Simple tabulation generally results in one-way tables which supply answers to questions about one characteristic of data only. As against this, complex tabulation usually results in two-way tables (which give information about two inter-related characteristics of data), three-way tables (giving information about three interrelated characteristics of data) or still higher order tables, also
known as manifold tables, which supply information about several interrelated characteristics of data. Two-way tables, three-way tables or manifold tables are all examples of what is sometimes described as cross tabulation.
Generally accepted principles of tabulation: Such principles of tabulation, particularly of constructing statistical tables, can be briefly stated as follows:
1. Every table should have a clear, concise and adequate title so as to make the table intelligible without reference to the text and this title should always be placed just above the body of the table.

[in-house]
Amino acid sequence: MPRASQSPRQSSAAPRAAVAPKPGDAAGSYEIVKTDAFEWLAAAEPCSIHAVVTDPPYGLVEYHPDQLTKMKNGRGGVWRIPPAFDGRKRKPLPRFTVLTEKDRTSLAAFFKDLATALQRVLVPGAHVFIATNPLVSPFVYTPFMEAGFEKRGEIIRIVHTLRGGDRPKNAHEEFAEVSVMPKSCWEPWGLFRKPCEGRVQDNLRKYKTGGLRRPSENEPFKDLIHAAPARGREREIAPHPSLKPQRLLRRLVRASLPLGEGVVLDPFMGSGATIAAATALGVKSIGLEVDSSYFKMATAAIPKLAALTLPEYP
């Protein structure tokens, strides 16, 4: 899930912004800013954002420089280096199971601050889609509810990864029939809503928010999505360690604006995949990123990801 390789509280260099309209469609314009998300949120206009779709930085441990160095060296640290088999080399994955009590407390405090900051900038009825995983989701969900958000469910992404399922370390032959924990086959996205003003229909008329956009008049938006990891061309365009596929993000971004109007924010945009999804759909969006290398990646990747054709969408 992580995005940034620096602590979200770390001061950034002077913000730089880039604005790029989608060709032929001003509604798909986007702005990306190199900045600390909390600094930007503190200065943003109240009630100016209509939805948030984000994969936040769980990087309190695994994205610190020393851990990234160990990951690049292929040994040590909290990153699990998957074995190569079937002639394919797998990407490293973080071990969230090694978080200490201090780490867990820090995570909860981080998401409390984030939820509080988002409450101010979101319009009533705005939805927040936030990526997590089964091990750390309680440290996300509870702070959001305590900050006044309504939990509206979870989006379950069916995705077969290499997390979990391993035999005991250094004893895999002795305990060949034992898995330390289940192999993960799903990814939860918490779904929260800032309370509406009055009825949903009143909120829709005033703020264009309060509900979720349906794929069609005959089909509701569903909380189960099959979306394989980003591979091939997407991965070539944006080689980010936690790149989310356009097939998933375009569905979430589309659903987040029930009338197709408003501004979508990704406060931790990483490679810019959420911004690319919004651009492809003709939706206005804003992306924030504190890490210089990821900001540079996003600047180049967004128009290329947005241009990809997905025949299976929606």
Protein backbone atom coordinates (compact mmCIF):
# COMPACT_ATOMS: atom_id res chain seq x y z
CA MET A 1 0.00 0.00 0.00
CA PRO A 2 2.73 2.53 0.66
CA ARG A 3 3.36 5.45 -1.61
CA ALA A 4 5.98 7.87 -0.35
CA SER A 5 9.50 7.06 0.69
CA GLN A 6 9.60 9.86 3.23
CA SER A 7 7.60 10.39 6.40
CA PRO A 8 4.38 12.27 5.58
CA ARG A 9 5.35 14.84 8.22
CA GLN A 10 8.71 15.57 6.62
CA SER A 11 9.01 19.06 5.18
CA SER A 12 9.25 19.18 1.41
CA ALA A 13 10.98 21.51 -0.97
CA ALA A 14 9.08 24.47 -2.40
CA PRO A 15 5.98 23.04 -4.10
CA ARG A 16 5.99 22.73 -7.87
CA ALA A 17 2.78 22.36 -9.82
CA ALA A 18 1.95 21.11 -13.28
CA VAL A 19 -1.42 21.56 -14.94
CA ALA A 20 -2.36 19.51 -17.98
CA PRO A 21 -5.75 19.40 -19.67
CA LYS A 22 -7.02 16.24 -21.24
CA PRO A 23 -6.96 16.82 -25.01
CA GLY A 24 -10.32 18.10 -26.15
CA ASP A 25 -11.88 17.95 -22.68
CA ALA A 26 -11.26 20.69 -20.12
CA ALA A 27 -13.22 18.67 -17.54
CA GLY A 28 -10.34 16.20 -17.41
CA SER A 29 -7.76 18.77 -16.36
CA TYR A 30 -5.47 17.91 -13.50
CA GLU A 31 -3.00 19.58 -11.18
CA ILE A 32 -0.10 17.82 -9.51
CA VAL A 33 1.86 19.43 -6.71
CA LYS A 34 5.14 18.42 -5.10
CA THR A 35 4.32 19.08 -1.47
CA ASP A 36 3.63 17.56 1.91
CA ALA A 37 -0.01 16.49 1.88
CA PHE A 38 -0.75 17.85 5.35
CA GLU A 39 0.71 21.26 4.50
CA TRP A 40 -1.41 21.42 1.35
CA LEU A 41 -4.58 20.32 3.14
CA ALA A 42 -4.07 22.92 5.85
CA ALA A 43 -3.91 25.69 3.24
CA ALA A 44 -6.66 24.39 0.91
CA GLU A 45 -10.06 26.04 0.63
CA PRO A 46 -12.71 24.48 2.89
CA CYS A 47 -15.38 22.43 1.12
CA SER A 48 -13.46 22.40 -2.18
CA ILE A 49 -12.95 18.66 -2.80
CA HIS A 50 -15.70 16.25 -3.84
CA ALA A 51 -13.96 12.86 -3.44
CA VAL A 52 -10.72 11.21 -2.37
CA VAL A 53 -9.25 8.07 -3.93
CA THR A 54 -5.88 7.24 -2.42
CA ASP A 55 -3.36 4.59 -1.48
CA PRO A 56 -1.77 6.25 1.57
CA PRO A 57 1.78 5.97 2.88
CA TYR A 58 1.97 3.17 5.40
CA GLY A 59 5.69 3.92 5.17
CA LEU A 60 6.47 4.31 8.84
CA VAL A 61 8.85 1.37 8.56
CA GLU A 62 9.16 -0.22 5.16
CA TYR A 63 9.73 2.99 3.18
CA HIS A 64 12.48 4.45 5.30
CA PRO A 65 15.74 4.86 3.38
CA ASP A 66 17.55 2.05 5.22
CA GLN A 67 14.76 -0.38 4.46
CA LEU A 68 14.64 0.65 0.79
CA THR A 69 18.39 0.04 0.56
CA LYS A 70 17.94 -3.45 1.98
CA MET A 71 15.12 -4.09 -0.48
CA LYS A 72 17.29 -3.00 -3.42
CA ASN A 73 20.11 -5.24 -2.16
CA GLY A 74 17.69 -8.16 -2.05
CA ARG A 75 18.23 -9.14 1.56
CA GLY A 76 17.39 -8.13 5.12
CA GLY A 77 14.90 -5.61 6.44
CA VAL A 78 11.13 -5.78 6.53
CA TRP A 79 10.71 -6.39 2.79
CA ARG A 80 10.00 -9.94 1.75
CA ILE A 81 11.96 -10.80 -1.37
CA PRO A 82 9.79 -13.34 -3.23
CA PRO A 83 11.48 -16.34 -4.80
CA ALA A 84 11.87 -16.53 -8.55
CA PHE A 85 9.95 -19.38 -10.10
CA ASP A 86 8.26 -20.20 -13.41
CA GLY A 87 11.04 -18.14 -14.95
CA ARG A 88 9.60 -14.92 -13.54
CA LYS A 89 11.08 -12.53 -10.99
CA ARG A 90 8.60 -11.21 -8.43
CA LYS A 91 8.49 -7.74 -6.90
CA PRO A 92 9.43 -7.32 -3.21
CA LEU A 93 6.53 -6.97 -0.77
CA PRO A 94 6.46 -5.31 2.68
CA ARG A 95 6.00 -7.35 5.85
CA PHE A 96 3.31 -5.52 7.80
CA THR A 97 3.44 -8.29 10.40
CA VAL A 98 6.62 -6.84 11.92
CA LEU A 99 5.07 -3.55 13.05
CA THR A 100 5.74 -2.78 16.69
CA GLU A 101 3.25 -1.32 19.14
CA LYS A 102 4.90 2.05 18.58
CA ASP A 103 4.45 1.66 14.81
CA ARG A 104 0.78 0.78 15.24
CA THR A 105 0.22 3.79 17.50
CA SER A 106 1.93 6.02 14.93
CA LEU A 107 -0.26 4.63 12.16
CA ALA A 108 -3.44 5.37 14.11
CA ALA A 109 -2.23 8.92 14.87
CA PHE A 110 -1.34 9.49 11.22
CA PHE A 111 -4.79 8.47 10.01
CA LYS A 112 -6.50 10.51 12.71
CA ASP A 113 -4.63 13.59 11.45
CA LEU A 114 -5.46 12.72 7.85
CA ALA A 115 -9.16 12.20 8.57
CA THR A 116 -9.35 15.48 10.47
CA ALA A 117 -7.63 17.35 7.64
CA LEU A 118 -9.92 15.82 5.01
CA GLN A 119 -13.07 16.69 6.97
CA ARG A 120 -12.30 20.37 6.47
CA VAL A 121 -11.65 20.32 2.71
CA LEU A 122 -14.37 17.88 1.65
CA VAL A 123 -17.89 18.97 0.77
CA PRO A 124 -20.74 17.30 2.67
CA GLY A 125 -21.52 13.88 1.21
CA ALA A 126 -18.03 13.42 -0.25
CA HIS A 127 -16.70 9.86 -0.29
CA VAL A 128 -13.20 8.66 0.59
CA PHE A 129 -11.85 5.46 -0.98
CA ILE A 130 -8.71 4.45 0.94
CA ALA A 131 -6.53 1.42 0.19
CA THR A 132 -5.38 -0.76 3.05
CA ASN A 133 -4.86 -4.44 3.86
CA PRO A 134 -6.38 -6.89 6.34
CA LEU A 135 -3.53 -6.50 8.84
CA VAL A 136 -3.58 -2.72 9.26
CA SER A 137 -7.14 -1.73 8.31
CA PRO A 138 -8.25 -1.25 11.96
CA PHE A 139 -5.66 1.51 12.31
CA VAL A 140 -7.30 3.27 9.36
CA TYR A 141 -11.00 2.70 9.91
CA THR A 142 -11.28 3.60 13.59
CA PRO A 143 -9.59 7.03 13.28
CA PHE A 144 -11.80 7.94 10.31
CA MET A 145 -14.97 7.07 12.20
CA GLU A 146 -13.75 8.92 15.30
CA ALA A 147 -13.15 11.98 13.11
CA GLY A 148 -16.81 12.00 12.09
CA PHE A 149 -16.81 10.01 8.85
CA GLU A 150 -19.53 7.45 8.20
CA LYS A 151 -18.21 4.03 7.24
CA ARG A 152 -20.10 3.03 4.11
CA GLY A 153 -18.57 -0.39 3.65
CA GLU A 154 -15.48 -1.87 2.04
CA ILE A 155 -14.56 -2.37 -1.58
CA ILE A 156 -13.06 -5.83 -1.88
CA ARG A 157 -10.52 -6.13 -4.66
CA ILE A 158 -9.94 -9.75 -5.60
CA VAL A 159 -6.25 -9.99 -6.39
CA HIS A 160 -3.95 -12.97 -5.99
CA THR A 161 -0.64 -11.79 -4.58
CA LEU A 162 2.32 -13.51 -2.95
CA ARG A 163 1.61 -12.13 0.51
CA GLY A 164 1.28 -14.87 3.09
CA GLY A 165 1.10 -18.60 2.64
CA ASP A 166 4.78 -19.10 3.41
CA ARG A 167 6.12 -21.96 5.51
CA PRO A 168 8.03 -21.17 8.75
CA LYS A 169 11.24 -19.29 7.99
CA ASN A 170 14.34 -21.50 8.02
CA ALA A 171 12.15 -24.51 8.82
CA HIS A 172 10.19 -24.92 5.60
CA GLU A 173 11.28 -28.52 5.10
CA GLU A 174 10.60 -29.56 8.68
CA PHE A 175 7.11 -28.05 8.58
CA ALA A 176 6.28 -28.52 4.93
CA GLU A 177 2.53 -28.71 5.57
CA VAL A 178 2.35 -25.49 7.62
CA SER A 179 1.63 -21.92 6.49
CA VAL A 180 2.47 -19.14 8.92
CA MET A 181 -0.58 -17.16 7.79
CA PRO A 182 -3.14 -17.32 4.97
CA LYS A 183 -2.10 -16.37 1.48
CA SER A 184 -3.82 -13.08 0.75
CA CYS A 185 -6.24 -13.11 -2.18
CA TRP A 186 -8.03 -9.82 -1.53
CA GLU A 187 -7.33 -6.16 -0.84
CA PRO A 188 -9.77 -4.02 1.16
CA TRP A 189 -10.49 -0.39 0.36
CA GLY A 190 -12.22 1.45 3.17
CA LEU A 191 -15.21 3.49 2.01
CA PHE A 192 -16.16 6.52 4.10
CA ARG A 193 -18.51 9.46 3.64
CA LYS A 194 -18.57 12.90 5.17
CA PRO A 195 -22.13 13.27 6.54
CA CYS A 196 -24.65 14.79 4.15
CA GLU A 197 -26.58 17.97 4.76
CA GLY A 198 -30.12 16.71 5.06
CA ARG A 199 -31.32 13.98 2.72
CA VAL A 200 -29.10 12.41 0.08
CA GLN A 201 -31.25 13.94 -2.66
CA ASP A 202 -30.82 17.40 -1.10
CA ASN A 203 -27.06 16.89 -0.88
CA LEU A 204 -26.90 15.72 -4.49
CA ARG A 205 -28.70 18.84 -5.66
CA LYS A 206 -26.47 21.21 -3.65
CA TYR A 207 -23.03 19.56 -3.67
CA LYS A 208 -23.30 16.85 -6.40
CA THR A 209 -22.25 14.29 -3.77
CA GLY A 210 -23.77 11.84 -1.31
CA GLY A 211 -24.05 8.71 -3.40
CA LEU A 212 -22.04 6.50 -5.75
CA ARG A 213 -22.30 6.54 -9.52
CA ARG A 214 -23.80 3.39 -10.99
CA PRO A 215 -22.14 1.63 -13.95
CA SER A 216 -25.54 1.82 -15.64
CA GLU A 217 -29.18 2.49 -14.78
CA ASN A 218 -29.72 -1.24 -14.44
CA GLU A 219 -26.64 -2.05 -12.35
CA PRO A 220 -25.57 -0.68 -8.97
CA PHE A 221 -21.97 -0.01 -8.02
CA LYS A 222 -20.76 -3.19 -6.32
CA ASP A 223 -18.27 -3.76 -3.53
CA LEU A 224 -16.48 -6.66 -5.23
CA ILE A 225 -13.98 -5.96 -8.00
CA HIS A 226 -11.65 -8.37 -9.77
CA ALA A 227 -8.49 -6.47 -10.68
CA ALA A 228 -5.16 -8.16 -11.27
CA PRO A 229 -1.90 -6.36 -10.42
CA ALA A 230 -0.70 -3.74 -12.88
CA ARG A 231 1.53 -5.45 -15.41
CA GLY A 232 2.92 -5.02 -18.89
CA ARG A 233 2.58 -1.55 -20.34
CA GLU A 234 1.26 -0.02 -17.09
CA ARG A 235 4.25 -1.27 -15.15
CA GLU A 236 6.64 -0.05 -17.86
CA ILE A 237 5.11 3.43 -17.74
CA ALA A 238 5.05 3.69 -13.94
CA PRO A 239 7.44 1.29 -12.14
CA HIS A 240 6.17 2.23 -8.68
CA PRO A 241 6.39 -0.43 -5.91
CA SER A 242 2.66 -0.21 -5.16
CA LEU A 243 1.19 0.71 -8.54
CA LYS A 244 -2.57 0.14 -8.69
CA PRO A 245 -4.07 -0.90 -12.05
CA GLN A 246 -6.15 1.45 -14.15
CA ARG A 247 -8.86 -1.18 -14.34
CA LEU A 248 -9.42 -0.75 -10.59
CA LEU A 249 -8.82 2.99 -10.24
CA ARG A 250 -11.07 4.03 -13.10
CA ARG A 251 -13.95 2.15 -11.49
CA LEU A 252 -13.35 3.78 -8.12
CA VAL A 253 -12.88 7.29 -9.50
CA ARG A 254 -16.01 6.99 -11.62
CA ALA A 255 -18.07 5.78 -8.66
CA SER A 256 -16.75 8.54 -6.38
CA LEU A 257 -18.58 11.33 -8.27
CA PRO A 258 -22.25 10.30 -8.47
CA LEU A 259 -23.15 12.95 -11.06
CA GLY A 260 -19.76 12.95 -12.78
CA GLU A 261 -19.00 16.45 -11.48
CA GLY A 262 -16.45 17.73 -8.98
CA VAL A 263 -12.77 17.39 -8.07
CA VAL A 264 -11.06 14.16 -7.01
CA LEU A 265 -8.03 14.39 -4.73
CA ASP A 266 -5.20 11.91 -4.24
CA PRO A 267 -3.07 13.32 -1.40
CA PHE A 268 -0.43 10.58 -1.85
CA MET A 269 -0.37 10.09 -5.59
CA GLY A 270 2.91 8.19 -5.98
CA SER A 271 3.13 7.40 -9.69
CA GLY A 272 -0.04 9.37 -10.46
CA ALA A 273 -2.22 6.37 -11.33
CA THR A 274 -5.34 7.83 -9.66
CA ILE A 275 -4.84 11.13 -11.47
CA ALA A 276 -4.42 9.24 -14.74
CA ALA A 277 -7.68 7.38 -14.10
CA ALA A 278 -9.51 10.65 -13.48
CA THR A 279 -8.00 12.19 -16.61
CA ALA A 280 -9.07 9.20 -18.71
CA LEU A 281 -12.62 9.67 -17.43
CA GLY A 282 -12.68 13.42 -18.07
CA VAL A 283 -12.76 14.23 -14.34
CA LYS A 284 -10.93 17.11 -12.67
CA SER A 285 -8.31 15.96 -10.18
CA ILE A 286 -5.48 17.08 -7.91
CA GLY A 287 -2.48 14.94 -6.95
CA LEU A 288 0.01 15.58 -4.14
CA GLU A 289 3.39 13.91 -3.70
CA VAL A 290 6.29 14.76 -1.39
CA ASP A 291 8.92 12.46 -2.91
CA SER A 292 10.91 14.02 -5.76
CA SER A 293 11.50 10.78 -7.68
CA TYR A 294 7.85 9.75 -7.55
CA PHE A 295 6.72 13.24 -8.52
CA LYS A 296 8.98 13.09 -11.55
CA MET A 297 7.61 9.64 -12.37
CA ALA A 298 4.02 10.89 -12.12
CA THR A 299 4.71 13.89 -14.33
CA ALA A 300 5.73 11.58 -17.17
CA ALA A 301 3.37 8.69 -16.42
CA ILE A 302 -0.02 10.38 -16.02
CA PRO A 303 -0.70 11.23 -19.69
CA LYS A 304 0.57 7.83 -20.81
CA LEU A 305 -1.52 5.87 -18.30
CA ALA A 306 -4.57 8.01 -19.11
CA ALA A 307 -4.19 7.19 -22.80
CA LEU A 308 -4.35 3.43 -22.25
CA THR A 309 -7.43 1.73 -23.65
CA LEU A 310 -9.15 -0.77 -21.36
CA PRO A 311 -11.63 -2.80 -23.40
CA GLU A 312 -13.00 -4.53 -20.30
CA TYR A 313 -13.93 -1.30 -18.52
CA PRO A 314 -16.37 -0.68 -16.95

2. Every table should be given a distinct number to facilitate easy reference.
3. The column headings (captions) and the row headings (stubs) of the table should be clear and brief.
4. The units of measurement under each heading or sub-heading must always be indicated.
5. Explanatory footnotes, if any, concerning the table should be placed directly beneath the table, along with the reference symbols used in the table.
6. Source or sources from where the data in the table have been obtained must be indicated just below the table.
7. Usually the columns are separated from one another by lines which make the table more readable and attractive. Lines are always drawn at the top and bottom of the table and below the captions.